Last week's arrest by St. Petersburg police of Joshua Thompson in the death of his girlfriend, Melinda Soria, came just days before the Centers for Disease Control and Prevention released a report that found more than half of female homicide victims are killed in connection to intimate partner violence.
The report's author characterized the issue as a public health problem crossing all racial and ethnic groups. And some of the findings indicate this situation is growing worse.
Among the suggestions for prevention: state laws limiting firearms access for persons under a domestic violence restraining order; pushing first responders to better identify women at risk of future violence; and teaching young persons safe and healthy relationship skills.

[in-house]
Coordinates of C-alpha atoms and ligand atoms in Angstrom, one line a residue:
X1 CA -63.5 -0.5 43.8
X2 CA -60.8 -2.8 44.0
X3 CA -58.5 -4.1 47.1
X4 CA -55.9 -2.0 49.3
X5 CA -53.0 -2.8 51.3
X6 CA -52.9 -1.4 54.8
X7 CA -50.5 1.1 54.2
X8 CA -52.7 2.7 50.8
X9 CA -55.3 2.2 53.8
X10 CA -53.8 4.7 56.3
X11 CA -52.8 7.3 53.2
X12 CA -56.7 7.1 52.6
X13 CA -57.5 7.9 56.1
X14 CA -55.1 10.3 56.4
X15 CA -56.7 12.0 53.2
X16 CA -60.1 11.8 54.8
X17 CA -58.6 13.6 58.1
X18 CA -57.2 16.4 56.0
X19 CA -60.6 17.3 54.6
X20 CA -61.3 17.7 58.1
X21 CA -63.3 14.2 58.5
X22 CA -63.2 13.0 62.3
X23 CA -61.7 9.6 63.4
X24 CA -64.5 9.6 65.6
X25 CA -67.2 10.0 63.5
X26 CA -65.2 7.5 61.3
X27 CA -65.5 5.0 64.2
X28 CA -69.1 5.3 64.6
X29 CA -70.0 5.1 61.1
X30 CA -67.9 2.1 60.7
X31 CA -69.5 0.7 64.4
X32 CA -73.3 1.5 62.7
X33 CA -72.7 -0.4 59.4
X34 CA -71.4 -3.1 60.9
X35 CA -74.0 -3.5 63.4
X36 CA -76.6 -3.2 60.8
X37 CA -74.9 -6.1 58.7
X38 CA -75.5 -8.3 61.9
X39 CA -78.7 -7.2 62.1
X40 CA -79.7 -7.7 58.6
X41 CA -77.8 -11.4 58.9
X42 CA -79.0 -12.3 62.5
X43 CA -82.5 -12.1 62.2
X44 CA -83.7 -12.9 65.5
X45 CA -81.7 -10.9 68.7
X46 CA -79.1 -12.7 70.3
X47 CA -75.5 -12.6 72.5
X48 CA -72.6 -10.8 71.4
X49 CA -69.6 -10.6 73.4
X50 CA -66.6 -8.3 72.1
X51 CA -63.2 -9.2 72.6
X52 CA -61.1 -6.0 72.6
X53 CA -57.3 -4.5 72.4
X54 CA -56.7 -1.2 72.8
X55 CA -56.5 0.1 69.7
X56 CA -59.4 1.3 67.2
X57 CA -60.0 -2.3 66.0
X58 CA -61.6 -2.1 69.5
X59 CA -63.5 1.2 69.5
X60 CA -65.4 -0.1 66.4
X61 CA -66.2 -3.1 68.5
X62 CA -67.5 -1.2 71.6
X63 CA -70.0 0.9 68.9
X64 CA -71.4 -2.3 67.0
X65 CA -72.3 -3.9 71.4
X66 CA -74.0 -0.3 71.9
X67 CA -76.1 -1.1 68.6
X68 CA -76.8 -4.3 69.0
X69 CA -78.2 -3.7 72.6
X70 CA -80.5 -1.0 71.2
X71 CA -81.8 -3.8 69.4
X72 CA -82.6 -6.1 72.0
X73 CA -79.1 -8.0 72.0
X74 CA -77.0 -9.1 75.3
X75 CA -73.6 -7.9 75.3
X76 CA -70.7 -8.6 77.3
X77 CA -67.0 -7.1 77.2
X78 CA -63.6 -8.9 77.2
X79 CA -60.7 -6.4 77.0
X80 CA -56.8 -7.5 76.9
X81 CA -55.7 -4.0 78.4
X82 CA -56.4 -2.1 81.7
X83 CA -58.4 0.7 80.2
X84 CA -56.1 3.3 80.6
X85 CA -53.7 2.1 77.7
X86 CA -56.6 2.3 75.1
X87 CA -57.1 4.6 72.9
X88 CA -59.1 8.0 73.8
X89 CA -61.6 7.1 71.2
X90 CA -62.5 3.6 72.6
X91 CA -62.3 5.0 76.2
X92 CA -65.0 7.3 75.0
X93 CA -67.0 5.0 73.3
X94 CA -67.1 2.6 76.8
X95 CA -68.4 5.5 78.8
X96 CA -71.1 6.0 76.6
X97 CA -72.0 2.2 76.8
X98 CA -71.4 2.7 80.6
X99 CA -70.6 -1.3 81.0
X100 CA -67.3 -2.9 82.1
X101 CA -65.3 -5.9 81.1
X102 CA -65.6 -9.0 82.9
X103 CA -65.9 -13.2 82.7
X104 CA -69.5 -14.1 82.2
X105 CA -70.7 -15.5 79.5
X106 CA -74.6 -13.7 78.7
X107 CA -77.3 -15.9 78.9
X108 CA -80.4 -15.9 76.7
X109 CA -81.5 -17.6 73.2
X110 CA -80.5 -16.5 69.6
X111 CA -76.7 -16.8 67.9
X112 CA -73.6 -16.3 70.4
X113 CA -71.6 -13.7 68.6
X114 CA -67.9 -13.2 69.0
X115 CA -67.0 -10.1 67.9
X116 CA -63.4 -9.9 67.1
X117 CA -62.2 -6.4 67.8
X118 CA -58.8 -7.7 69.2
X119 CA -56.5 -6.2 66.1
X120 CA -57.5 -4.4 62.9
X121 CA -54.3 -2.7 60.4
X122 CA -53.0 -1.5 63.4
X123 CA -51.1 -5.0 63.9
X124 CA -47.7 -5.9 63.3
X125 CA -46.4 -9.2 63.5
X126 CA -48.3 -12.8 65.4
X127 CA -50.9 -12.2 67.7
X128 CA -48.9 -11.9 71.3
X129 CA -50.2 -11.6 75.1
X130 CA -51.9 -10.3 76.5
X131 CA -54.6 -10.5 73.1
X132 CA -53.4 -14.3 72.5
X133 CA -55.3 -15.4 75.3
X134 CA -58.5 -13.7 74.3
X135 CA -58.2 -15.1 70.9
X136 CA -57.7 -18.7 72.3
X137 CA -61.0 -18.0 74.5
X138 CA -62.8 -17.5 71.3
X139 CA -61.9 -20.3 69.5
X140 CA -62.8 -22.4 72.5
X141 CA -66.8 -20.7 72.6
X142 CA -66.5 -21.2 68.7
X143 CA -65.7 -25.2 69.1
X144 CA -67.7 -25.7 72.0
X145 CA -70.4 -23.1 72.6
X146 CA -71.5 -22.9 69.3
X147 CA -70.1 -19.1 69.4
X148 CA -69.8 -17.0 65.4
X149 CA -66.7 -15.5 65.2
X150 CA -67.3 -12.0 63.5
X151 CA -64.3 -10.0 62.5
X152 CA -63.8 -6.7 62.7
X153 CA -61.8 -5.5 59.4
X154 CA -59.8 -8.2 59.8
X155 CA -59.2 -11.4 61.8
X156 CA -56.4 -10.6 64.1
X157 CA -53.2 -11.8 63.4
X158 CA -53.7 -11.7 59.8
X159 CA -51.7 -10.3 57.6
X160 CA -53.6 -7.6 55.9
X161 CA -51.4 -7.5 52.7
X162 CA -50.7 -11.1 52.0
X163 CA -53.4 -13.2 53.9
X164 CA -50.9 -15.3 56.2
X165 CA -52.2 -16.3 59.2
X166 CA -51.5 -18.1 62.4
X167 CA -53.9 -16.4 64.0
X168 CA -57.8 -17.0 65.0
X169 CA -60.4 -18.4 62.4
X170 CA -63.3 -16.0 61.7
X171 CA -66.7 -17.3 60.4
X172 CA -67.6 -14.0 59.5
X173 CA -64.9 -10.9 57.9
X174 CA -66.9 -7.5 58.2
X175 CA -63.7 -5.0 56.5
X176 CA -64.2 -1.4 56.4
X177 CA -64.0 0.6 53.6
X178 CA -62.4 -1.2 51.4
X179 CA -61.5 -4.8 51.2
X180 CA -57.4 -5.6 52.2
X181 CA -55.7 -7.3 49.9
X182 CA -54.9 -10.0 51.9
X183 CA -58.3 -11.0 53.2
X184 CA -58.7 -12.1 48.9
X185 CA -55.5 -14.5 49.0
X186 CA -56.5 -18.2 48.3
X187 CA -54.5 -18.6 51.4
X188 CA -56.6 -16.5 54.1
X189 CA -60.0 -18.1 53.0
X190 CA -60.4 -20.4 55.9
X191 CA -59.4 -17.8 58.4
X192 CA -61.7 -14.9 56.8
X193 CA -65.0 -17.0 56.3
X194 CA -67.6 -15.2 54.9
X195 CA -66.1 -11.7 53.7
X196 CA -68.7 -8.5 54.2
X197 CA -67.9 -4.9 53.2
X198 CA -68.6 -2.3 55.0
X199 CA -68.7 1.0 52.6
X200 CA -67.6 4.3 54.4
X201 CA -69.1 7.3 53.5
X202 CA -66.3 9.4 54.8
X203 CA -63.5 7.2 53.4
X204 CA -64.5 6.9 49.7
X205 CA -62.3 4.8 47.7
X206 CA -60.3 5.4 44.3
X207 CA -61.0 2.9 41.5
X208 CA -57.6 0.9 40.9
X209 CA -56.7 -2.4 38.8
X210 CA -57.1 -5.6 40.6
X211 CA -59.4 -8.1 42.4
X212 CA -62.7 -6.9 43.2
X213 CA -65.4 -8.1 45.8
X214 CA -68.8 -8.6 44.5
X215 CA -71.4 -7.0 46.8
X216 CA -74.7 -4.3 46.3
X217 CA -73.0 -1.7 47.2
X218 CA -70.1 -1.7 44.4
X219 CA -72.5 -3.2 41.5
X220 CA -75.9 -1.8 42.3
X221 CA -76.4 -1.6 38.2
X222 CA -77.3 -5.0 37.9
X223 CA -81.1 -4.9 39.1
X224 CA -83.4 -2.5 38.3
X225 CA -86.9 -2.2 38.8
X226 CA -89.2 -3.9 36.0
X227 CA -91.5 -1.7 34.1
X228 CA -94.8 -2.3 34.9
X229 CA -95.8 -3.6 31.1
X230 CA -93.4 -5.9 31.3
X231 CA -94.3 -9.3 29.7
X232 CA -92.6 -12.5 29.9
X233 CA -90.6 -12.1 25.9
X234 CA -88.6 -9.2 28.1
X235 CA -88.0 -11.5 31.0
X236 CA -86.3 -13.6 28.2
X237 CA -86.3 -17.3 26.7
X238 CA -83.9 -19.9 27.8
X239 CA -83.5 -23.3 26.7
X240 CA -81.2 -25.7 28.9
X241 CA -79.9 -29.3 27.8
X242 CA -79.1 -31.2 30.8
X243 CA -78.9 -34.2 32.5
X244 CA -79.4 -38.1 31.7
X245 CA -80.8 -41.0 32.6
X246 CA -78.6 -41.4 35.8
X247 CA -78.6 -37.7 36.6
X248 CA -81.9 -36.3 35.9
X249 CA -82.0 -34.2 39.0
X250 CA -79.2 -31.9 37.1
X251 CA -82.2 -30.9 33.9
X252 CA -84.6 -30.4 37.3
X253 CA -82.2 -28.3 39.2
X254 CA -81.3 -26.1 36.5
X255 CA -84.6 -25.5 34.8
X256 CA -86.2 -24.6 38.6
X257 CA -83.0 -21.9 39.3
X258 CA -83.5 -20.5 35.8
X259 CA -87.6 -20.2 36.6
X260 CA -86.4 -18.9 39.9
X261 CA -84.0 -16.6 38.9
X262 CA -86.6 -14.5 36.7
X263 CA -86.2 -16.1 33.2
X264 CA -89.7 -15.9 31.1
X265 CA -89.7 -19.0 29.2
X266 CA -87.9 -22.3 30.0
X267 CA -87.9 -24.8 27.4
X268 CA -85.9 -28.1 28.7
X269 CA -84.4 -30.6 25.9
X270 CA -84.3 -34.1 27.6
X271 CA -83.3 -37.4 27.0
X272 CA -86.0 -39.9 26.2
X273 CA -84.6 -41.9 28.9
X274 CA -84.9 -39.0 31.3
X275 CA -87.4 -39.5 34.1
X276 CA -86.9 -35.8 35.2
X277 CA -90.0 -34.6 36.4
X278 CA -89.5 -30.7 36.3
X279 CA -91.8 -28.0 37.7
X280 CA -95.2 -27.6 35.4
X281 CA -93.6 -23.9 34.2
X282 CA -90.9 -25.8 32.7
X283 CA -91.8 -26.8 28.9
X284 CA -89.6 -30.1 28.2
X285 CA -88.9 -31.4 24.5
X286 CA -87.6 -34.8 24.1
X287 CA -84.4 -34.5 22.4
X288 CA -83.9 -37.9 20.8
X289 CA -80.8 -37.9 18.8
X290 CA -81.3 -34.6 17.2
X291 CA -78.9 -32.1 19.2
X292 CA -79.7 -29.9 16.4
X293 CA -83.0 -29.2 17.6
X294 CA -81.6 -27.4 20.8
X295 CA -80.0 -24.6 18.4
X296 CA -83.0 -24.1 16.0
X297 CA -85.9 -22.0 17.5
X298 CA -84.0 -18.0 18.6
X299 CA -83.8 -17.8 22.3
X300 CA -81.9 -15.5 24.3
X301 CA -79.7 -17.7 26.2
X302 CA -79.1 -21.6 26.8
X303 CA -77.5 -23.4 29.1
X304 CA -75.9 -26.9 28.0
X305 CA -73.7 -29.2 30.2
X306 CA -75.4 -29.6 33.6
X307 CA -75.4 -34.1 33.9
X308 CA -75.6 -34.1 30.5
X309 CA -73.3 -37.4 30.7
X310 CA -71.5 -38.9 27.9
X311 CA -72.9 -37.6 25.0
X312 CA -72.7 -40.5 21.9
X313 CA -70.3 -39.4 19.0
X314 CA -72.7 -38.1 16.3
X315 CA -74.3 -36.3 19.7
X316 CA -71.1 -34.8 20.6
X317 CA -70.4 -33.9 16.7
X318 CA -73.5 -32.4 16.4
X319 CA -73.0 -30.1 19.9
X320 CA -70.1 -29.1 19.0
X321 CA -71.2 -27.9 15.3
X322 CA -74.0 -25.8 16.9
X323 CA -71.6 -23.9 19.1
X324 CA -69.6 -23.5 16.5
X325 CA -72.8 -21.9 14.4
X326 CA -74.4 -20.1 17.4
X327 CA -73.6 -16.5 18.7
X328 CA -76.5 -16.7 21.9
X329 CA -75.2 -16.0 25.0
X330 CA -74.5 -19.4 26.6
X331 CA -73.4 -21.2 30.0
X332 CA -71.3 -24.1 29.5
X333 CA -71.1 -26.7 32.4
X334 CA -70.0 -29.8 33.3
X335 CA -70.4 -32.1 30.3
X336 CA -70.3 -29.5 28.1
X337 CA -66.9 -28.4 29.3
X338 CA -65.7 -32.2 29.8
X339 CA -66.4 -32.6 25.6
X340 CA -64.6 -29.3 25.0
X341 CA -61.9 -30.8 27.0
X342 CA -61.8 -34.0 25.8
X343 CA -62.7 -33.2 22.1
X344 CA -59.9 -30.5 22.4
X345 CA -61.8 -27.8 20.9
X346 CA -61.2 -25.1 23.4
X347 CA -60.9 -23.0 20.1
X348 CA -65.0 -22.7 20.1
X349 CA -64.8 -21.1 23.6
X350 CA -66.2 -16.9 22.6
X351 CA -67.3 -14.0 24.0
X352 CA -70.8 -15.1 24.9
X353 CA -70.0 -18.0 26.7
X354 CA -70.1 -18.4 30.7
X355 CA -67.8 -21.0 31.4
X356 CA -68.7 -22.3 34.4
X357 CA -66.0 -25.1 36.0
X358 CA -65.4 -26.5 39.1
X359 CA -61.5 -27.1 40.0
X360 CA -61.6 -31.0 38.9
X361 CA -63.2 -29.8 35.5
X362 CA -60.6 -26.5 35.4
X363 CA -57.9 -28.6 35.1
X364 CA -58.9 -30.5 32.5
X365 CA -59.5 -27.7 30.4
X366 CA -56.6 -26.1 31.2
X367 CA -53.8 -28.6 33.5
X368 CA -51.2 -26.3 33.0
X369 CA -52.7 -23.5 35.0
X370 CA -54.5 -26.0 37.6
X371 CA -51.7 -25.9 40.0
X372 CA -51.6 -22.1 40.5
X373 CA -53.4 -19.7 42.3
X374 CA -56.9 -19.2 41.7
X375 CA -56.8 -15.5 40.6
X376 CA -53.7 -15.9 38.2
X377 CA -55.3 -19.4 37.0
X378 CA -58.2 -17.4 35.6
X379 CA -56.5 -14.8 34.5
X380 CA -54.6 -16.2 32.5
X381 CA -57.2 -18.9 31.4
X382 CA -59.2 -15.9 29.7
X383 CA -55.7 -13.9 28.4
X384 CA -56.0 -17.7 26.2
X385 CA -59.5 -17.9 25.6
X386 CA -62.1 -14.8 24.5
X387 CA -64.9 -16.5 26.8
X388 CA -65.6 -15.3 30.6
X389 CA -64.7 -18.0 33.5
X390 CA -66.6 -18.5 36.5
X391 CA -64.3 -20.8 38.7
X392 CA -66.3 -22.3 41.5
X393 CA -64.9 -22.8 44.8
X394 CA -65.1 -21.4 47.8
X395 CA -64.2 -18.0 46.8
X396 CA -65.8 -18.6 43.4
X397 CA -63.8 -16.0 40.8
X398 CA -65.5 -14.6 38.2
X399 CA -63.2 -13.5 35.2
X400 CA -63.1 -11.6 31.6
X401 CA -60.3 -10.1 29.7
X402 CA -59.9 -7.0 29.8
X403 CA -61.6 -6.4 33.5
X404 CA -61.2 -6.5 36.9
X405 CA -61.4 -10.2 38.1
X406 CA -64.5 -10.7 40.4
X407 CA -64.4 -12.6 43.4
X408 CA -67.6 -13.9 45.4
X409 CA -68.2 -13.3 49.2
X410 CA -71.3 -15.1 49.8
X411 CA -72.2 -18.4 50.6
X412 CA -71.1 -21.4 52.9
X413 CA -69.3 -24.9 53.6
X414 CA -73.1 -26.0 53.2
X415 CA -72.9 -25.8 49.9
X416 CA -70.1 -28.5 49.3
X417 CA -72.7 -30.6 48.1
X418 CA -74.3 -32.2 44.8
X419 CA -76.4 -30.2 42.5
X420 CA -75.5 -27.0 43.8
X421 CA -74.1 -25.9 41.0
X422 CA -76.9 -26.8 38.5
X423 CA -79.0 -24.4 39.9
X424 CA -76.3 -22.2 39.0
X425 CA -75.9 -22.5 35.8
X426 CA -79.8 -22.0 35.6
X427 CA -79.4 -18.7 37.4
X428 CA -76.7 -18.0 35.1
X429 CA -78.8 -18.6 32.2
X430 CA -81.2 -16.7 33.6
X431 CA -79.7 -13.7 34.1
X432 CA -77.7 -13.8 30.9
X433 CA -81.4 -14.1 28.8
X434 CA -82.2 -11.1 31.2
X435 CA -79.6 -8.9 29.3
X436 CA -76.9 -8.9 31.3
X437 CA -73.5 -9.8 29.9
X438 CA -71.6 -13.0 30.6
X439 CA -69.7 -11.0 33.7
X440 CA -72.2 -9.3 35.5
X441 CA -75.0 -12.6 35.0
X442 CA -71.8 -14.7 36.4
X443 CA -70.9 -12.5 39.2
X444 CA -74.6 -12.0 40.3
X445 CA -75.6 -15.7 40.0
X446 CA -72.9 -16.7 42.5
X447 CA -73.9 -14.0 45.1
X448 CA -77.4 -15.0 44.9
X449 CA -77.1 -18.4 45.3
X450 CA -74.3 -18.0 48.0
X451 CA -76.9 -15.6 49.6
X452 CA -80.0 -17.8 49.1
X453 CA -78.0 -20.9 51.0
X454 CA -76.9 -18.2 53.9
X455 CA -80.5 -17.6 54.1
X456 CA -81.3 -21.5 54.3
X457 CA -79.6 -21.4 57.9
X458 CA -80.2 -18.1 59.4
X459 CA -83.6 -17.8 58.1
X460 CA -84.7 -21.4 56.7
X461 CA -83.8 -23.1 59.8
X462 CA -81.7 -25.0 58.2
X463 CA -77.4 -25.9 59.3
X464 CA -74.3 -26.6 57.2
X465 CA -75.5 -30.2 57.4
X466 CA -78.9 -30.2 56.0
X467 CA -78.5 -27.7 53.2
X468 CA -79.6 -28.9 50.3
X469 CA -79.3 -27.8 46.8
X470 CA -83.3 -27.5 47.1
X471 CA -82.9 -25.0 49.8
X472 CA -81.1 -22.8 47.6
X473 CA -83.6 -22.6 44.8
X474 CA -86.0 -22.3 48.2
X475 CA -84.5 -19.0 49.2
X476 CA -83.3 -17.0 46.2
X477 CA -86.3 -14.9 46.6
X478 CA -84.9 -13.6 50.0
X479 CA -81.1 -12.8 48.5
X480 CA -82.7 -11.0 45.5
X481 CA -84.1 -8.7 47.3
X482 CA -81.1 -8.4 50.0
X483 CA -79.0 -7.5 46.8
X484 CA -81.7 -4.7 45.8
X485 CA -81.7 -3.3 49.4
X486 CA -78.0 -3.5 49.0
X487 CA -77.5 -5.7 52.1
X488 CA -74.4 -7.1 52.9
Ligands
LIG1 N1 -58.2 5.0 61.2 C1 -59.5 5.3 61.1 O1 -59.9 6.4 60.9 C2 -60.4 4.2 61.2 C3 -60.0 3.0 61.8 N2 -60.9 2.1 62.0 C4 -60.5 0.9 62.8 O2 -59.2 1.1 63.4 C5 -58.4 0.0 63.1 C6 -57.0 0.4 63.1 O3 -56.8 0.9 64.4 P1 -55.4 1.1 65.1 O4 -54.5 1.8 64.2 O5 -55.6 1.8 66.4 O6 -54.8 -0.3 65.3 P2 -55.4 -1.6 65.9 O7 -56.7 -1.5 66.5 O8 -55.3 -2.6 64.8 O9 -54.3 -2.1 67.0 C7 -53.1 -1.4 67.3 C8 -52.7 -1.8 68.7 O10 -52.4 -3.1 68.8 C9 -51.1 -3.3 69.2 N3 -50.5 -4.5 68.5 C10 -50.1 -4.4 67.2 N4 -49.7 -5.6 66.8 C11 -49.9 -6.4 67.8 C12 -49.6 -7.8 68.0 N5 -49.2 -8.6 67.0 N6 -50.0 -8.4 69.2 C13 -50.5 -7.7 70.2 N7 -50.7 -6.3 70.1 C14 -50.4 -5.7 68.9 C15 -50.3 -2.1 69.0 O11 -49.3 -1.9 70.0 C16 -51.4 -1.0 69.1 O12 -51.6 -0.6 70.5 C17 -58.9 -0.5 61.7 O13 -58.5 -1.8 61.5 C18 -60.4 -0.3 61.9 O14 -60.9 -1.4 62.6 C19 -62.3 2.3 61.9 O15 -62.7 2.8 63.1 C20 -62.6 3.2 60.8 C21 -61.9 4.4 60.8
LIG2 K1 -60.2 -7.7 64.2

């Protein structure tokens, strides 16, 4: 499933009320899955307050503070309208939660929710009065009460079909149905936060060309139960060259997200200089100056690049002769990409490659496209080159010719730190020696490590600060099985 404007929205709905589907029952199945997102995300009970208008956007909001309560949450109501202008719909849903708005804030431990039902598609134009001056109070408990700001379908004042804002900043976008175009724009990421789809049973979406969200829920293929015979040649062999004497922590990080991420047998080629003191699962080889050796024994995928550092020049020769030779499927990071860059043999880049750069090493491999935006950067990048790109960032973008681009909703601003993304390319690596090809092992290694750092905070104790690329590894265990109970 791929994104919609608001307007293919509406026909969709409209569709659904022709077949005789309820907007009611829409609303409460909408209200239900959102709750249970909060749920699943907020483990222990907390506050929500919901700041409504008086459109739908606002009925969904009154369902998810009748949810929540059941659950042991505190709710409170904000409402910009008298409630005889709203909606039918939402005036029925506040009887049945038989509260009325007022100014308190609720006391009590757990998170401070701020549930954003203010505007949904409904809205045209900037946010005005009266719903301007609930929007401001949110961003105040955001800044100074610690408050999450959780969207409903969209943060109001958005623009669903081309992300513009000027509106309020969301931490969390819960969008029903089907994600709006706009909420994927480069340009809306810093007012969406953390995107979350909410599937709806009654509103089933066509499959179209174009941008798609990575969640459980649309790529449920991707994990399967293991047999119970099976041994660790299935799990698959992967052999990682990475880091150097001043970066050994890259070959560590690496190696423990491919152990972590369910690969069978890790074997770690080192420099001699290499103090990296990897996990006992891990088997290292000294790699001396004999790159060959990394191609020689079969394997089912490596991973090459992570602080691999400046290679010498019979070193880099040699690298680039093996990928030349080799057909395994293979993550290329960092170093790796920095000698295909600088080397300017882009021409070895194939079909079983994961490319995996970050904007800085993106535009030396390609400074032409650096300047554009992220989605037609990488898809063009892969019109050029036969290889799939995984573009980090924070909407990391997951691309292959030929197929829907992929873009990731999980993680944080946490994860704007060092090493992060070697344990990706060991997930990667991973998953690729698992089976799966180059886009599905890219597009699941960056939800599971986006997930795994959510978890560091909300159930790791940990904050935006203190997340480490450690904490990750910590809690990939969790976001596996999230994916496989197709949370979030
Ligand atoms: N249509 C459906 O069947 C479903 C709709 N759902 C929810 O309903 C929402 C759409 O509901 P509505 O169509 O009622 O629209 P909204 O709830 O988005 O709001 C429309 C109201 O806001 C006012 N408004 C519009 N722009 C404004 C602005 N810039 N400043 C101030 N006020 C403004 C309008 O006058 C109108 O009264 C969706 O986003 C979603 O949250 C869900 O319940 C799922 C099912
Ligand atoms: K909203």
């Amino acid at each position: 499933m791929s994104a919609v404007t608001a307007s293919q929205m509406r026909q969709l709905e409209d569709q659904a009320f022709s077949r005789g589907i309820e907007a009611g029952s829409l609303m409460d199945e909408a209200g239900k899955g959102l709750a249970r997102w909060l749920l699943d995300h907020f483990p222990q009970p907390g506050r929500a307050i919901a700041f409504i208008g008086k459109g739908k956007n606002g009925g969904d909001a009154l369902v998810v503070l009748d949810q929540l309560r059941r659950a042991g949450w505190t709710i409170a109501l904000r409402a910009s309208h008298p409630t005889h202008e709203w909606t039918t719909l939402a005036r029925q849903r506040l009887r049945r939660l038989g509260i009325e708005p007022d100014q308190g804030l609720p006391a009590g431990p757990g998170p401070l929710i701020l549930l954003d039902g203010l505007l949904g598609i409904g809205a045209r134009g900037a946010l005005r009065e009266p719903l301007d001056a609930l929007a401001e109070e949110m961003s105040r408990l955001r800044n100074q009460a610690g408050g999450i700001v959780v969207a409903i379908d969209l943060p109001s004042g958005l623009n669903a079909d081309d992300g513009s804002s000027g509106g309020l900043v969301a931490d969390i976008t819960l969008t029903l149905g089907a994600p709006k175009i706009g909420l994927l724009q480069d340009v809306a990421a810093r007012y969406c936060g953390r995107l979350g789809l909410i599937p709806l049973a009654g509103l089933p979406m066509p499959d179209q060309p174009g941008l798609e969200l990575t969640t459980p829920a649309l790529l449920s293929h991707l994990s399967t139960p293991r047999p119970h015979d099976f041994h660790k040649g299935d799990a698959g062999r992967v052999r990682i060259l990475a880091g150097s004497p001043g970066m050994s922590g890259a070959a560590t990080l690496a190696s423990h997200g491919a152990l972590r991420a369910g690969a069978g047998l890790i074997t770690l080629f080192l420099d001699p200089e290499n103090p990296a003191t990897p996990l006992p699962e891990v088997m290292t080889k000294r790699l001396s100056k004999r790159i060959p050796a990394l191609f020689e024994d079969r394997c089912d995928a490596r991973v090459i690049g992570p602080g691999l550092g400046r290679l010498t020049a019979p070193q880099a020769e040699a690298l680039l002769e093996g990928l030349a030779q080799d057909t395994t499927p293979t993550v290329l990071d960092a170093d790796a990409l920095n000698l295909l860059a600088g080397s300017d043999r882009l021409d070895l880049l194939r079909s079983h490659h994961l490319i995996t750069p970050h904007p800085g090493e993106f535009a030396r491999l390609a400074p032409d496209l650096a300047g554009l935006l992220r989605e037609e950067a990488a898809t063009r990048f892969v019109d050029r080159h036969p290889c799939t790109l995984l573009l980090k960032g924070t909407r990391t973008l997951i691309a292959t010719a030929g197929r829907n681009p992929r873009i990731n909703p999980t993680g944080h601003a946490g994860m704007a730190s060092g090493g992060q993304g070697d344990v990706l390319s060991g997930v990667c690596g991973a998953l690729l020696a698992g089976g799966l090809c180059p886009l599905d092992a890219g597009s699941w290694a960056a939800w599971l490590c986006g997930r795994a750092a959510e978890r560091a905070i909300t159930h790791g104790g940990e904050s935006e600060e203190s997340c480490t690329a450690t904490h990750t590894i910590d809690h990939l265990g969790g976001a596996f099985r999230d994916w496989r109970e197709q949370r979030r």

Locally, domestic violence advocate Julie Weintraub maintains a program through her Hands Across Tampa Bay nonprofit that can go into high schools and offer lessons about teen dating violence.
"We have to talk to the girls and the guys," Weintraub said. "We have to let them know they may break up, and it's going to hurt for a while, but they'll get past it and go on.
"Beating her, punching her, kicking her or shooting her should never be an option after a breakup or because they turn down your sexual advances. We have to say that, because they don't know."
Weintraub is willing to take the program to any school, but believes her program, like others, are currently underutilized.
The CDC is sounding the alarm, and if people like Weintraub can bring efforts into schools at no charge, school districts need to answer the bell.
That's all I'm saying.